In my last blog post I covered the VSAN Lab for VMFocus.com. In this post I’m going to cover the prerequisites that need to be met before I will be in a position to install VSAN.
VMware Compatibility Guide
For a production environment your first point of call should be the VMware Compatibility Guide with the ‘what are you looking for tagged with ‘Virtual SAN’ to confirm that your hardware is compatible and perhaps most importantly will be supported by VMware.
It’s also worth pointing out that in a production environment, you should cross reference the recommended drivers against those used within an custom OEM ESXi image from Dell or HP as pointed out in Cormac Hogans blog post entitled VSAN and OEM ESXi ISO images.
My preference would be to use a custom OEM ESXi image and then downgrade the drivers as you get visibility to the of all the manufacturers MIBs.
Even though the HP DL380 G6 is on the VMware Compatibility Guide the Smart Array P410i isn’t and nor are my hard drives. So as this is a lab environment, I will be using the HP ESXi 5.5 U2 Custom ISO on the HP DL380 G6 with the latest drivers.
Step 1 – Firmware
The first step is to ensure the firmware is up to date on my HP DL380 G6 servers. The easiest way to do this is to download an install HP Service Pack for ProLiant ISO which includes HP Smart Update Manager v7.1.0.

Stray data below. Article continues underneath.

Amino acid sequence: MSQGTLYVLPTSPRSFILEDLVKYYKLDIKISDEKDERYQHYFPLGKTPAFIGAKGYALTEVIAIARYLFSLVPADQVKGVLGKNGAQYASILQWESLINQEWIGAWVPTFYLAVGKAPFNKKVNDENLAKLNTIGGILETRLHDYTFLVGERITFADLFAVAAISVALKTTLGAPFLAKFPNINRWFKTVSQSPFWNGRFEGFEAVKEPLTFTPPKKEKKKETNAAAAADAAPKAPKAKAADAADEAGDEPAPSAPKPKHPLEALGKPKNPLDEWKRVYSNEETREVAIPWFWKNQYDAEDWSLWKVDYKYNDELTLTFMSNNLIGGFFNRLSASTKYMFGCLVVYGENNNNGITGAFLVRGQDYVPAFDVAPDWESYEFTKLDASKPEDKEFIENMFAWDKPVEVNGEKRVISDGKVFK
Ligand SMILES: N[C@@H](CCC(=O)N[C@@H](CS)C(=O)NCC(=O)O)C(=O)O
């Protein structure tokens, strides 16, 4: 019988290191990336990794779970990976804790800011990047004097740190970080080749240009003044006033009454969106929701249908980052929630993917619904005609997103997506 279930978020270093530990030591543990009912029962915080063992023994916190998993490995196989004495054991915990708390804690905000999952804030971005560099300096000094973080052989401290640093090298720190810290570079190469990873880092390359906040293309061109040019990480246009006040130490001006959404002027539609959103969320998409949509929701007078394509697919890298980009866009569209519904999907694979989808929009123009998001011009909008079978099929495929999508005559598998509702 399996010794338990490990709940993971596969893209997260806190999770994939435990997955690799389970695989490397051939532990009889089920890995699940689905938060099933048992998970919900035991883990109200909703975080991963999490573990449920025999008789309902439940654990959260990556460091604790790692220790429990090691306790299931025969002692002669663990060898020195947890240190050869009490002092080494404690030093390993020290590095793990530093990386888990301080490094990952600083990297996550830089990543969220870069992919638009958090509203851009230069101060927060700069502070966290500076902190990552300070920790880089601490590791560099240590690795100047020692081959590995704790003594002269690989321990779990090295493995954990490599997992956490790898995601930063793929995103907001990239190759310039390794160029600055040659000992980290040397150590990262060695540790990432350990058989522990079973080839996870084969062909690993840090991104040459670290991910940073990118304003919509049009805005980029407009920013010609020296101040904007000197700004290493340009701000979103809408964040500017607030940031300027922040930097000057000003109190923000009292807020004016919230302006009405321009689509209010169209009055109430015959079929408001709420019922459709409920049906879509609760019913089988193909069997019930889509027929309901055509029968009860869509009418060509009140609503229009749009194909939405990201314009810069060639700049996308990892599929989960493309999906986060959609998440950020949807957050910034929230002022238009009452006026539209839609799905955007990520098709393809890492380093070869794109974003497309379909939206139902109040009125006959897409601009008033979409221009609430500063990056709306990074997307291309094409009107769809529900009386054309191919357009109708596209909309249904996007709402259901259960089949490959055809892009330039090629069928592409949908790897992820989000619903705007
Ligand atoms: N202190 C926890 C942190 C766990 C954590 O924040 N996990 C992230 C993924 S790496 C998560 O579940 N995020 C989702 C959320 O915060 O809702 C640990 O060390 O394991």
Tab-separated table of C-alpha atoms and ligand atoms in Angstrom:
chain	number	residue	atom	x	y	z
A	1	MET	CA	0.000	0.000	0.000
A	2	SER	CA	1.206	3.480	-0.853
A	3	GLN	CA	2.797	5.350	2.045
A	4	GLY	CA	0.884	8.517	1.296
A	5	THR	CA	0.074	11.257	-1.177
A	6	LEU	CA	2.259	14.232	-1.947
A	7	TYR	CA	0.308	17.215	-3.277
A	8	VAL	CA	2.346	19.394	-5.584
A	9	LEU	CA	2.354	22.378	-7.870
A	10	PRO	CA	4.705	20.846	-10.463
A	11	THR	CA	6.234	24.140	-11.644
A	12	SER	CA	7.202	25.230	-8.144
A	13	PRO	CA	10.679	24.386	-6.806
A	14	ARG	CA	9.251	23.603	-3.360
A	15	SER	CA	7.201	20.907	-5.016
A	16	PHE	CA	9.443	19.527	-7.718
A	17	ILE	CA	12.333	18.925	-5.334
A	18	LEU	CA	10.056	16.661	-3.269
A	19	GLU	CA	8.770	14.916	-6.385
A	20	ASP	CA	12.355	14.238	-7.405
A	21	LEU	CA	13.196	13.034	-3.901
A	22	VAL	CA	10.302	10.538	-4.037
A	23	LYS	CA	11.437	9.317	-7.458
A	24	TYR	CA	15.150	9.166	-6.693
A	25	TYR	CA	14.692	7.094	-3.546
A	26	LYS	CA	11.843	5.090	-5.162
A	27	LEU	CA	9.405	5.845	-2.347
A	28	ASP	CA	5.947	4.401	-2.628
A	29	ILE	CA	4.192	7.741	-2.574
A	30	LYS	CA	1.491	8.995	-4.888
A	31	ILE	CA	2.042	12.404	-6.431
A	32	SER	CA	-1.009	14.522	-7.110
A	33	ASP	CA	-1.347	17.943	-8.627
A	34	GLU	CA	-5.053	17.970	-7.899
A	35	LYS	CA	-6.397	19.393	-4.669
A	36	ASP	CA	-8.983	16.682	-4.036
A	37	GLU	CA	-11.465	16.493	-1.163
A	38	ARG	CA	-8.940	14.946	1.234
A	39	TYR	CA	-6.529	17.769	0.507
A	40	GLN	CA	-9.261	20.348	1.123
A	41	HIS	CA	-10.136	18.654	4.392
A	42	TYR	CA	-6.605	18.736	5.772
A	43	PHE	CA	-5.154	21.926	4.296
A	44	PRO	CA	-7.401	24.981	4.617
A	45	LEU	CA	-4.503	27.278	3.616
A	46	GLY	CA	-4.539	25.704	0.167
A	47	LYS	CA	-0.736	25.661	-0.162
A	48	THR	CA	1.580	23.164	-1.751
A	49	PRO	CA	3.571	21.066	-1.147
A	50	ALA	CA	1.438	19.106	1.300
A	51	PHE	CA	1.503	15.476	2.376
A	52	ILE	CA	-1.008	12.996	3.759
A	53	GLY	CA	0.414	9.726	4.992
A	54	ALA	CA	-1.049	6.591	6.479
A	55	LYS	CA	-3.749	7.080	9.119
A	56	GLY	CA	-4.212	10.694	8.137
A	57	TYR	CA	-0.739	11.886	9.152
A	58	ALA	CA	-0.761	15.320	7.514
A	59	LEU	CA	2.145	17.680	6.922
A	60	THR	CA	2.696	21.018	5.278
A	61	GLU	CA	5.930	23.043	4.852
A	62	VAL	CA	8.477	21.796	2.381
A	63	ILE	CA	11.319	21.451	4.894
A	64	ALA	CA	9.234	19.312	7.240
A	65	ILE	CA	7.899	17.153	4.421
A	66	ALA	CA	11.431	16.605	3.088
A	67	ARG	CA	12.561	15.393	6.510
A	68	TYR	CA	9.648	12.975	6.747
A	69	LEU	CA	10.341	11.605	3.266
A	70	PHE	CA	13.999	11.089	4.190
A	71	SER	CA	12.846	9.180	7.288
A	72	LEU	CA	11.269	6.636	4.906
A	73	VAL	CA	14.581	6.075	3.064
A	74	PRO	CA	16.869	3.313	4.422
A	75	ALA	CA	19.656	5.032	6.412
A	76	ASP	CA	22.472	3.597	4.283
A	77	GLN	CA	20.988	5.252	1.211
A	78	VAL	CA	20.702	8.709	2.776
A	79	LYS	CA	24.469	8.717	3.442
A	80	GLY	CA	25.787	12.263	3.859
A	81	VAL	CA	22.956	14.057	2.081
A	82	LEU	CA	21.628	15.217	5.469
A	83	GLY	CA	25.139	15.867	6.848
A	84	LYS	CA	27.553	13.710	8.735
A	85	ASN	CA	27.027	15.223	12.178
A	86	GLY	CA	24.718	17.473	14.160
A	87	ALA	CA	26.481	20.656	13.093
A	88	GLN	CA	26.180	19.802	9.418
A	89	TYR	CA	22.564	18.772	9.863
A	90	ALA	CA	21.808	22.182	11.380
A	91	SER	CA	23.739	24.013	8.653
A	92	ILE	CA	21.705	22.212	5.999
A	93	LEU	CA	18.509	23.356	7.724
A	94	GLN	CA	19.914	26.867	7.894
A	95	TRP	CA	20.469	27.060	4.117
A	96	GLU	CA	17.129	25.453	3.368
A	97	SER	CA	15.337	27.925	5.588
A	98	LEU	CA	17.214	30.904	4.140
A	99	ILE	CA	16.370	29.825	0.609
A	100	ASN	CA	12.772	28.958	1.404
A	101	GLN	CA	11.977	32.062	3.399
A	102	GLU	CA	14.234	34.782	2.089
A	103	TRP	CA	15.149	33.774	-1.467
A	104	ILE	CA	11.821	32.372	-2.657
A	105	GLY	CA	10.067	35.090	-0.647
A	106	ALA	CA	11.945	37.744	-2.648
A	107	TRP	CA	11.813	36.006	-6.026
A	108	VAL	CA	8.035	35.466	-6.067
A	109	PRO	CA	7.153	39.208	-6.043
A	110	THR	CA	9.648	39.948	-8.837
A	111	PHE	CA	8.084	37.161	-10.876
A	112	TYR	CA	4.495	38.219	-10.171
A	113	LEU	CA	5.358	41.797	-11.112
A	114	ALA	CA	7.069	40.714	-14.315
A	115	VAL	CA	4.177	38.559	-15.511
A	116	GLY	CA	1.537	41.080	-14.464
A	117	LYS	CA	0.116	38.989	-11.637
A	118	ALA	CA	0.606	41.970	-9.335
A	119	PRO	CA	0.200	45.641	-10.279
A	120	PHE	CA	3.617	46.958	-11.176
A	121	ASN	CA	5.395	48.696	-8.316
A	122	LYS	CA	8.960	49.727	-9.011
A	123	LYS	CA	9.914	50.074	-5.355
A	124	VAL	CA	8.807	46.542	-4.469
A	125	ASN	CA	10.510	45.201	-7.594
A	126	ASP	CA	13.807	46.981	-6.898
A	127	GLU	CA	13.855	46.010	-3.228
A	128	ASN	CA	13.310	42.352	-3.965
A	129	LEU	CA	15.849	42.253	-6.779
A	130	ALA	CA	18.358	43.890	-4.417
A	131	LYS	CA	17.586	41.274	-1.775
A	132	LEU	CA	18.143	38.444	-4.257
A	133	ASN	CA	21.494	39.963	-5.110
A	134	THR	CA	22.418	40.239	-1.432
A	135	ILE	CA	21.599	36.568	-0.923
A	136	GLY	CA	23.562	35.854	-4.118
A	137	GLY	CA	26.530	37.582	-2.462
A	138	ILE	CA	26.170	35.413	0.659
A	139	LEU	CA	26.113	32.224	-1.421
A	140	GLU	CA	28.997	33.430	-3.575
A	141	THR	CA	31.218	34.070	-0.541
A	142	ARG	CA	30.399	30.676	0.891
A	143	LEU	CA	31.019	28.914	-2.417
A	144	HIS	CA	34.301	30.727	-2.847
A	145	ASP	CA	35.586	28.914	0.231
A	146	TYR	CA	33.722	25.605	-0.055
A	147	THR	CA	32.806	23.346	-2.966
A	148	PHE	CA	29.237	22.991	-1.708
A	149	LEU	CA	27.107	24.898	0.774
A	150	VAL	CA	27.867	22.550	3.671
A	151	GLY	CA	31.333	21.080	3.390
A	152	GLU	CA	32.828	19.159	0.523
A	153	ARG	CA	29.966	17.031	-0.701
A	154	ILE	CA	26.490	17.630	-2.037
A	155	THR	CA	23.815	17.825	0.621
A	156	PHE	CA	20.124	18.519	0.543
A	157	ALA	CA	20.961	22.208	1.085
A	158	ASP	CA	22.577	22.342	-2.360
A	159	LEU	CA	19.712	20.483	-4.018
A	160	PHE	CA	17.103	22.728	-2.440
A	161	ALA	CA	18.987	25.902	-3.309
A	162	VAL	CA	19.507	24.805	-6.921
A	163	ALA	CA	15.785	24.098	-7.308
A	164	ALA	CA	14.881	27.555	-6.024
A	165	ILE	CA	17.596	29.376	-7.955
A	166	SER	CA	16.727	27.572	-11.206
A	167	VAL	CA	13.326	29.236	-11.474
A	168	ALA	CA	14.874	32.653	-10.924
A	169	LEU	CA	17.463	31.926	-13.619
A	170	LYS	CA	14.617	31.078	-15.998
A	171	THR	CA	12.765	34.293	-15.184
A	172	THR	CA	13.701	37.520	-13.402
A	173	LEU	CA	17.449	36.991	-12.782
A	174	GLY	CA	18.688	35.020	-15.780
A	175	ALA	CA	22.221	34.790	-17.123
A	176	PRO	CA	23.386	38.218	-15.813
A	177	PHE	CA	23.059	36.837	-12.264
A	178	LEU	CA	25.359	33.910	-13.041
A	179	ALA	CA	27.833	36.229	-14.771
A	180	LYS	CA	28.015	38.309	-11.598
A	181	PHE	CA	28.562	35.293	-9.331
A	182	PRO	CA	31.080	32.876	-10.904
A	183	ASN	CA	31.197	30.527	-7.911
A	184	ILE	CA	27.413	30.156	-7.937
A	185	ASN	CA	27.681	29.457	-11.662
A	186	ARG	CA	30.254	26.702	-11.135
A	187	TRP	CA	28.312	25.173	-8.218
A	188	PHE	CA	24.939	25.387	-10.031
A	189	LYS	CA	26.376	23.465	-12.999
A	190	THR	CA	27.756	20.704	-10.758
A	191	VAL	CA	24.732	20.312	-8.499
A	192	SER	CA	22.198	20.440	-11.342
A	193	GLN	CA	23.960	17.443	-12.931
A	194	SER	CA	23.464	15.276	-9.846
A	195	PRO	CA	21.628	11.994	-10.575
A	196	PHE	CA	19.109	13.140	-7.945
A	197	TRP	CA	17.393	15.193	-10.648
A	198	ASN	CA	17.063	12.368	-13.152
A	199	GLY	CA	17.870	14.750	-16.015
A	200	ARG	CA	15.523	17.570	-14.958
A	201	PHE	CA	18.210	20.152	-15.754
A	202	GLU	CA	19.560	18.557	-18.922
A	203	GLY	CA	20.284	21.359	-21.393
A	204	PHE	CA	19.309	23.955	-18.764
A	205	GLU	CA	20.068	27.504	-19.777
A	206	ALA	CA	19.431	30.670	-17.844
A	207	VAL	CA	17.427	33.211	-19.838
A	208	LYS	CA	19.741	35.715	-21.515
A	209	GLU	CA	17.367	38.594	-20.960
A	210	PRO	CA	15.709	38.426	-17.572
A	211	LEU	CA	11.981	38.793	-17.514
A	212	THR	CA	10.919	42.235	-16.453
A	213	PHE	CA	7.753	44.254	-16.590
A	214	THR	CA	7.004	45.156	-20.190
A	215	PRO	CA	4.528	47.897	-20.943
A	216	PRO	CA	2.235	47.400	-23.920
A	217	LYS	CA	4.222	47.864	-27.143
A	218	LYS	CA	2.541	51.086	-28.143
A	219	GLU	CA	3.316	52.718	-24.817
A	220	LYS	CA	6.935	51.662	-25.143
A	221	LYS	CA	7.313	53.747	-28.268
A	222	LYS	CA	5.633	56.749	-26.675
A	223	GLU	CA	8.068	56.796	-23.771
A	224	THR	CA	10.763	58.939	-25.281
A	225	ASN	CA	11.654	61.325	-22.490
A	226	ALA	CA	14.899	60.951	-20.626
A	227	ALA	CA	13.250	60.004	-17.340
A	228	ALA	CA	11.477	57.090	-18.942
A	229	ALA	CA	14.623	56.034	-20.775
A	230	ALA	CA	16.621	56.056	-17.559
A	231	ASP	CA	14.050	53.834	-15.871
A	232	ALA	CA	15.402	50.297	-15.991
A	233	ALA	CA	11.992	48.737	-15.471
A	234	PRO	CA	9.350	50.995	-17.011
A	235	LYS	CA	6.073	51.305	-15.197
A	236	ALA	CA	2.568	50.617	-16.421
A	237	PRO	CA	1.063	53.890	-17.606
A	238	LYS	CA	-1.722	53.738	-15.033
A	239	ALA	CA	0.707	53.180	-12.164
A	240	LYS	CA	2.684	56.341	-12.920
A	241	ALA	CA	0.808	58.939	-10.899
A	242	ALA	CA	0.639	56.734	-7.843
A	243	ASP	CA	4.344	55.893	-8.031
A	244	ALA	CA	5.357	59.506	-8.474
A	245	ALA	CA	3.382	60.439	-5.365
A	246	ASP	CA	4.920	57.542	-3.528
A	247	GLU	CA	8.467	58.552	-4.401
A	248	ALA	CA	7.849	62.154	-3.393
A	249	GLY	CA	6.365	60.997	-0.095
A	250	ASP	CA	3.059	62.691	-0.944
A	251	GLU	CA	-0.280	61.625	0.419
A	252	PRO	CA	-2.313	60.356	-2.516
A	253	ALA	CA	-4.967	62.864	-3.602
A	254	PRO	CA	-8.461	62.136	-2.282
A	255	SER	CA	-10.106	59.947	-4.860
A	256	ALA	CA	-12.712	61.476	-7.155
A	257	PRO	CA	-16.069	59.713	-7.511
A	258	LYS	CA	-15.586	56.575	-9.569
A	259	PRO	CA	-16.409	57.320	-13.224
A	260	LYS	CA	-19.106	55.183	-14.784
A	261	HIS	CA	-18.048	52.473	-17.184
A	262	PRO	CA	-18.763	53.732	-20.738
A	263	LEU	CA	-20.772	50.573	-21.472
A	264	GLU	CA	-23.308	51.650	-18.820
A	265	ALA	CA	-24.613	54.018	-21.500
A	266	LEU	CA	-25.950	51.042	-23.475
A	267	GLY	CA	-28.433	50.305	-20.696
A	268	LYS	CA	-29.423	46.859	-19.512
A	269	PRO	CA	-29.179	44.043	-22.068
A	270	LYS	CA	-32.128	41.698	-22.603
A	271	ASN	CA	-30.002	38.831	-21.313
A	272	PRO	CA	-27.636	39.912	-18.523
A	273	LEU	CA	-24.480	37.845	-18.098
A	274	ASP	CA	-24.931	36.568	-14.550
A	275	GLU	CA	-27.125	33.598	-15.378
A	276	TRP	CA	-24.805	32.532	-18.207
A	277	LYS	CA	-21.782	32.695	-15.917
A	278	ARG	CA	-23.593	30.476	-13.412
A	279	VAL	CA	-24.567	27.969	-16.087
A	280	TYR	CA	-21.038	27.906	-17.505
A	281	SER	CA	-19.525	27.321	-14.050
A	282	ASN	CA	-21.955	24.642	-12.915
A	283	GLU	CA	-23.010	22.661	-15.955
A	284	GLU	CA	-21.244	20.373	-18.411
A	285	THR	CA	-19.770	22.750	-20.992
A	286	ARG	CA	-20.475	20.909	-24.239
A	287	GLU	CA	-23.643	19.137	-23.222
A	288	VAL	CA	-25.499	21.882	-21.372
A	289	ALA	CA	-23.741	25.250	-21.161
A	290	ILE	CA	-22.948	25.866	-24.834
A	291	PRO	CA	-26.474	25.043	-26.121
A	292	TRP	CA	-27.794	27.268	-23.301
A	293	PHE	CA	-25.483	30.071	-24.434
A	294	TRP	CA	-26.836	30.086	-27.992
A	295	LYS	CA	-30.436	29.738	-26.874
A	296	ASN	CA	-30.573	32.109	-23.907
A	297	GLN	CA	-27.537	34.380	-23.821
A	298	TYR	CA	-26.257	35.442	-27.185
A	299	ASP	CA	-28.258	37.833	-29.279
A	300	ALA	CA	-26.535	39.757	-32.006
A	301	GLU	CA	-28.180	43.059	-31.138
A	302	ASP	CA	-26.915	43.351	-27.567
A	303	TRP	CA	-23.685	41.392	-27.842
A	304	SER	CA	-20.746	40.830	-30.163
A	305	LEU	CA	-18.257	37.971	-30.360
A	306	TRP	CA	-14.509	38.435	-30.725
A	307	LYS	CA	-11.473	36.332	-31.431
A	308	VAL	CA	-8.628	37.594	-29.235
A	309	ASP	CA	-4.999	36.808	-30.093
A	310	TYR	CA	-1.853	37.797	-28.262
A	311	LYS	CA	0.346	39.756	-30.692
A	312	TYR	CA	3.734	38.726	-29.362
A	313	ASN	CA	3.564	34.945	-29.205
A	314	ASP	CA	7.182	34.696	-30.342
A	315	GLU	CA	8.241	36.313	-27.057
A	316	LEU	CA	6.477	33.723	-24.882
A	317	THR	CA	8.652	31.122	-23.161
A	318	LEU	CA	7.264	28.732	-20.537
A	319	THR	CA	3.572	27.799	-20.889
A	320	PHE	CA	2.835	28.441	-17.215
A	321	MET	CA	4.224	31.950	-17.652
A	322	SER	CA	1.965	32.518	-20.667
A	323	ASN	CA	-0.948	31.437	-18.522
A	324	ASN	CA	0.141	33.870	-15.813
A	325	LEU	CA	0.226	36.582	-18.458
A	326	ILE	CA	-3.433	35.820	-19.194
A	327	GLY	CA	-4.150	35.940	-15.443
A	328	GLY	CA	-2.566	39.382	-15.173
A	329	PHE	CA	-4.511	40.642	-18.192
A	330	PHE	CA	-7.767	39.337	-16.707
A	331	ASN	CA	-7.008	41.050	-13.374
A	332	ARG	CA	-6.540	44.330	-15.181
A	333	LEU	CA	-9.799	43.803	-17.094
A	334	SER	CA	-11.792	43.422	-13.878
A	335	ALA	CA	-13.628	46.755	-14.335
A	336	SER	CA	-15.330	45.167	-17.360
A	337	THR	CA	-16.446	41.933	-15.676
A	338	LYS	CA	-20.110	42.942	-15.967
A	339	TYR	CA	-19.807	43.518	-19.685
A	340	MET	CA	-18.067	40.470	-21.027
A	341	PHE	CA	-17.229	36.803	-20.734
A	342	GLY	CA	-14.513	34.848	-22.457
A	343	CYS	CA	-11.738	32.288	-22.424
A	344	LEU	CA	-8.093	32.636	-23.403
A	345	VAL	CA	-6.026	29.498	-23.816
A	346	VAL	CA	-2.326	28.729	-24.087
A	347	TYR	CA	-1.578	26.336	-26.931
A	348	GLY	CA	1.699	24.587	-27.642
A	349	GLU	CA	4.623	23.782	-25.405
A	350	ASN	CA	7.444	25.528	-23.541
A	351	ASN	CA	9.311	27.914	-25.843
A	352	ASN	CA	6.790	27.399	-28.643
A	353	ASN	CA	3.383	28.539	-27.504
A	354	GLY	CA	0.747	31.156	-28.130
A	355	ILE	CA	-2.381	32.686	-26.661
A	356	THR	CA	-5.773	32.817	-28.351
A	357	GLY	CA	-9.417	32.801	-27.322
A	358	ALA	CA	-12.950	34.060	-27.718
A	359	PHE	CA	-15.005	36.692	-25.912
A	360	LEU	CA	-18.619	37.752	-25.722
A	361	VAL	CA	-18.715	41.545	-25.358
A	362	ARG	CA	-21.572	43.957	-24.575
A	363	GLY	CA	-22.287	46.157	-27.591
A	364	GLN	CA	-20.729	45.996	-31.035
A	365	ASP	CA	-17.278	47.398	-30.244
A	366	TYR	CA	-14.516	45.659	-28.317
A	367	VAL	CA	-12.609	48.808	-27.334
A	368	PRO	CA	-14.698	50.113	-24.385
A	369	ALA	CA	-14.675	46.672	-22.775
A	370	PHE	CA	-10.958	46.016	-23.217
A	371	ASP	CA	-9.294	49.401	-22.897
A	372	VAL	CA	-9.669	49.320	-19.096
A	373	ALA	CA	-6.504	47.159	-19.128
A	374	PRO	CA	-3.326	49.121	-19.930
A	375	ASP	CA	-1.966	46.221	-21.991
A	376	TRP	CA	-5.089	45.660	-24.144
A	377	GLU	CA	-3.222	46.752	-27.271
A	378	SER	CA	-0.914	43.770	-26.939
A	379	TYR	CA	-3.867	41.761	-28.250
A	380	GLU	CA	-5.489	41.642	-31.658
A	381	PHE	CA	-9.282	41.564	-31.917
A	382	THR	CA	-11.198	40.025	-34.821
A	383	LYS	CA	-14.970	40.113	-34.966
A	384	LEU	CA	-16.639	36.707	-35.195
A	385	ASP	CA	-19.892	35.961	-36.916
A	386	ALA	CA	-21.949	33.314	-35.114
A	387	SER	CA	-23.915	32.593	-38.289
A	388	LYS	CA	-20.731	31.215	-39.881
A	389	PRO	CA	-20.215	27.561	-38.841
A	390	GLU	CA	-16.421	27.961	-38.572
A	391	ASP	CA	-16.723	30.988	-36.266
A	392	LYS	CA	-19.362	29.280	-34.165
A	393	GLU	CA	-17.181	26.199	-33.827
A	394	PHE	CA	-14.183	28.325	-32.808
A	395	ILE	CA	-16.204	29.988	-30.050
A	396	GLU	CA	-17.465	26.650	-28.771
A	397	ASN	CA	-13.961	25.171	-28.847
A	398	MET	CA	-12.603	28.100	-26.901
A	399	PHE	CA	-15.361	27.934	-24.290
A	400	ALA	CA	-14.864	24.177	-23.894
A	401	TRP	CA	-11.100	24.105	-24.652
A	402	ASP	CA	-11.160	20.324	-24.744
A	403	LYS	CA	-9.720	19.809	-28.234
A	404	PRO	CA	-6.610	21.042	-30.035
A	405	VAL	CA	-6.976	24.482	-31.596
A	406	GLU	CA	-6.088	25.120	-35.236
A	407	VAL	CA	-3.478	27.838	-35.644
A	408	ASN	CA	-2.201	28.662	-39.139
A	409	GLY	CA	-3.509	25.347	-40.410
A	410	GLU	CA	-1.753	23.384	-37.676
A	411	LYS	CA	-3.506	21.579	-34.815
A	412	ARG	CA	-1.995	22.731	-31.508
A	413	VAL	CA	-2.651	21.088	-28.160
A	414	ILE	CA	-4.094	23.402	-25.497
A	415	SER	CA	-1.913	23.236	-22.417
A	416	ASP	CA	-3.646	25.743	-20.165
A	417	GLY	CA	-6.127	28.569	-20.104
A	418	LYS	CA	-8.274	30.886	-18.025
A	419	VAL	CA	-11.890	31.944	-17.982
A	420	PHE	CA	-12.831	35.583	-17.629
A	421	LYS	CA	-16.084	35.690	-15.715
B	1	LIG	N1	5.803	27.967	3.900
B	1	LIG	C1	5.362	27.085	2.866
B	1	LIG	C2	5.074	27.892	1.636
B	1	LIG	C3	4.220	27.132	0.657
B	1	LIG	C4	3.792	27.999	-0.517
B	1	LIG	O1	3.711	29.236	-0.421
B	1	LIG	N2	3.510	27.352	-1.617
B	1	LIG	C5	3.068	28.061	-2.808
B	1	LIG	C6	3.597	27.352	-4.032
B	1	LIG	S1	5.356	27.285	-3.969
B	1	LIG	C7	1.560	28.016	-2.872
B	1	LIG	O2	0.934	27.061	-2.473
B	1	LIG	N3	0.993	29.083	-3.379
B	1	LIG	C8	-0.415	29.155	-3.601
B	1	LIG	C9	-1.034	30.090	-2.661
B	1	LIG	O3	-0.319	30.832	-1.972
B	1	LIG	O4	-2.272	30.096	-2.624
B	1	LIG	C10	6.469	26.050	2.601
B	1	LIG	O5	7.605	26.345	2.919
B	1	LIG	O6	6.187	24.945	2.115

Launch the batch file entitled ‘launch_hpsum.bat’ and you will be redirected to the HP Smart Update Manager 7.1.0 web browser.
An inventory of the software packages on the HP Service Pack for ProLiant ISO will be undertaken so that HP SUM understands what firmware it has access to within the HP SUM ISO repository.
Once this completes launch Nodes, I will need to add in two Nodes for each ESXi host, one for iLO and one for the ESXi Host. The iLO node will update the iLO firmware and the ESXi Host node will update the hardware firmware on the HP DL380 G6.
When each Node is added, you need to supply the correct credentials to access the iLO and ESXi Host and also apply the Baseline (in my case HP Service Pack for ProLiant 2014.09.0 at E:/hp/swpackages).
Next we perform an Inventory of the Node to see if any firmware needs to be upgraded
Once the inventory is performed, its simply a case of Deploying the updates and restarting the ESXi Host.
Step 2 – Storage Controller Queue Depth